China’s foreign minister Wang Yi said on Sunday that Hong Kong’s electoral system should be “reformed” for its stability in the future, adding that the reform announced by Beijing “opens up a bright future” for the region’s autonomy .
China’s plan to reform Hong Kong’s electoral system was revealed on Friday during the annual meeting of the National People’s Congress and would strengthen Beijing’s control over the pro-democratic wing.
At his annual press conference in the Chinese Parliament, Wang said that there was no democracy in Hong Kong in the colonial era and said that the reforms would benefit the region.
“The transition from Hong Kong to the stability of the government is in the interests of all parties,” Wang said.
A year ago, China implemented a very restrictive new security law on Hong Kong’s freedom of expression and political participation, arguing that it was necessary to end months of protests – in some cases violent – against the local executive.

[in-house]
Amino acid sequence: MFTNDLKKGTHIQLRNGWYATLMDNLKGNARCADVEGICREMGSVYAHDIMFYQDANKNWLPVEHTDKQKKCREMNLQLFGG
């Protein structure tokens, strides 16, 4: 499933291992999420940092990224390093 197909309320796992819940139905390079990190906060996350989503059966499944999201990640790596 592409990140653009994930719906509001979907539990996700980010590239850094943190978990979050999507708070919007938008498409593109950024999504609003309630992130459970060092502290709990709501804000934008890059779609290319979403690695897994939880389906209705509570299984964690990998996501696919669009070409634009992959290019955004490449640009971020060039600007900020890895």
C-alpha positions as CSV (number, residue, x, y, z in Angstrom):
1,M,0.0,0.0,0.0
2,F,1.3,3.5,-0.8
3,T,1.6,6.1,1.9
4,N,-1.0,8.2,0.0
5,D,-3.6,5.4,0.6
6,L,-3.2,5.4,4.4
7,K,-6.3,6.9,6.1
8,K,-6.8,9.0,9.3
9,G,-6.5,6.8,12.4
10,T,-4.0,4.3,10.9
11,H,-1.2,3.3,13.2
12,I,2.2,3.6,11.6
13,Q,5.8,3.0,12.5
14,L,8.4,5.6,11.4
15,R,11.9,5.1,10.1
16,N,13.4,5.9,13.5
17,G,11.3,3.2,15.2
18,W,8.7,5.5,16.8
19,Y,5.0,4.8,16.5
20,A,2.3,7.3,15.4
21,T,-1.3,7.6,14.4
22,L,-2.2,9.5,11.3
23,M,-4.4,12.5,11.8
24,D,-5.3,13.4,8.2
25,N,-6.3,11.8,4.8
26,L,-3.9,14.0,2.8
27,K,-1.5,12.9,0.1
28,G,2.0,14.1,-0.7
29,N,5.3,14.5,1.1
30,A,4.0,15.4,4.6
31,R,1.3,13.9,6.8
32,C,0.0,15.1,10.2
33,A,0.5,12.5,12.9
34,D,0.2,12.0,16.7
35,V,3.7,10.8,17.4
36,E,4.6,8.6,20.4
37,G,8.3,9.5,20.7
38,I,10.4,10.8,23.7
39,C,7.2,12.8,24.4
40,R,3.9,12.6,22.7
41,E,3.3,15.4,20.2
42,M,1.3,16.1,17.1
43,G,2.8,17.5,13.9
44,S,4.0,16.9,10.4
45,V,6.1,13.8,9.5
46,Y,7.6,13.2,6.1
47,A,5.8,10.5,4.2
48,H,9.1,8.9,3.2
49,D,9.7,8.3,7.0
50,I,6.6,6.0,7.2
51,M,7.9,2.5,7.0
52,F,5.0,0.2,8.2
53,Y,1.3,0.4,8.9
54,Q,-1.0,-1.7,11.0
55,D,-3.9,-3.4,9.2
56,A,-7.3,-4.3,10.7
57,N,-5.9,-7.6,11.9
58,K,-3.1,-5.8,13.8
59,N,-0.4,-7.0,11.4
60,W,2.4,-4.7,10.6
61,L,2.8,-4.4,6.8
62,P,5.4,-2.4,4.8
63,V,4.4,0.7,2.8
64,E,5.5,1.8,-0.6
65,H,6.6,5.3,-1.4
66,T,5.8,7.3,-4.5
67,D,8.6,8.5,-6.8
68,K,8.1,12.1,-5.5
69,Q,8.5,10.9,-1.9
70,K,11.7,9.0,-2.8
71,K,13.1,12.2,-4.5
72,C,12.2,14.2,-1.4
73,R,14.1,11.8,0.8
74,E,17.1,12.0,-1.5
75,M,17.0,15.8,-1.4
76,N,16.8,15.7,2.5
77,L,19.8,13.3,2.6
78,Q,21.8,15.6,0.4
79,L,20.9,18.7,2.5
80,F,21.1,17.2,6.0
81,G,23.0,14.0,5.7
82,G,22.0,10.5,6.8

On Friday, China announced that it would show candidates for Hong Kong’s parliament, saying only “patriots” could lead the region’s destiny.
“Hong Kong and patriotic love are exactly the same thing,” Wang said, adding that changes in the electoral system are constitutional and appropriate.
A week after the reform was announced, the Hong Kong police detained 47 pro-democracy activists, accused of conspiring to sabotage, in the largest campaign of its kind since the new security law came into force.
China’s intervention in Hong Kong has been condemned by the United States and its allies in the face of Beijing’s fury, which sees the issue as an internal matter.
Proponents of the new security law – which punishes conspiracies with foreign forces with isolation, sabotage, terrorism offenses and life imprisonment – argue that it was necessary to restore stability in Hong Kong after months of protests in 2019.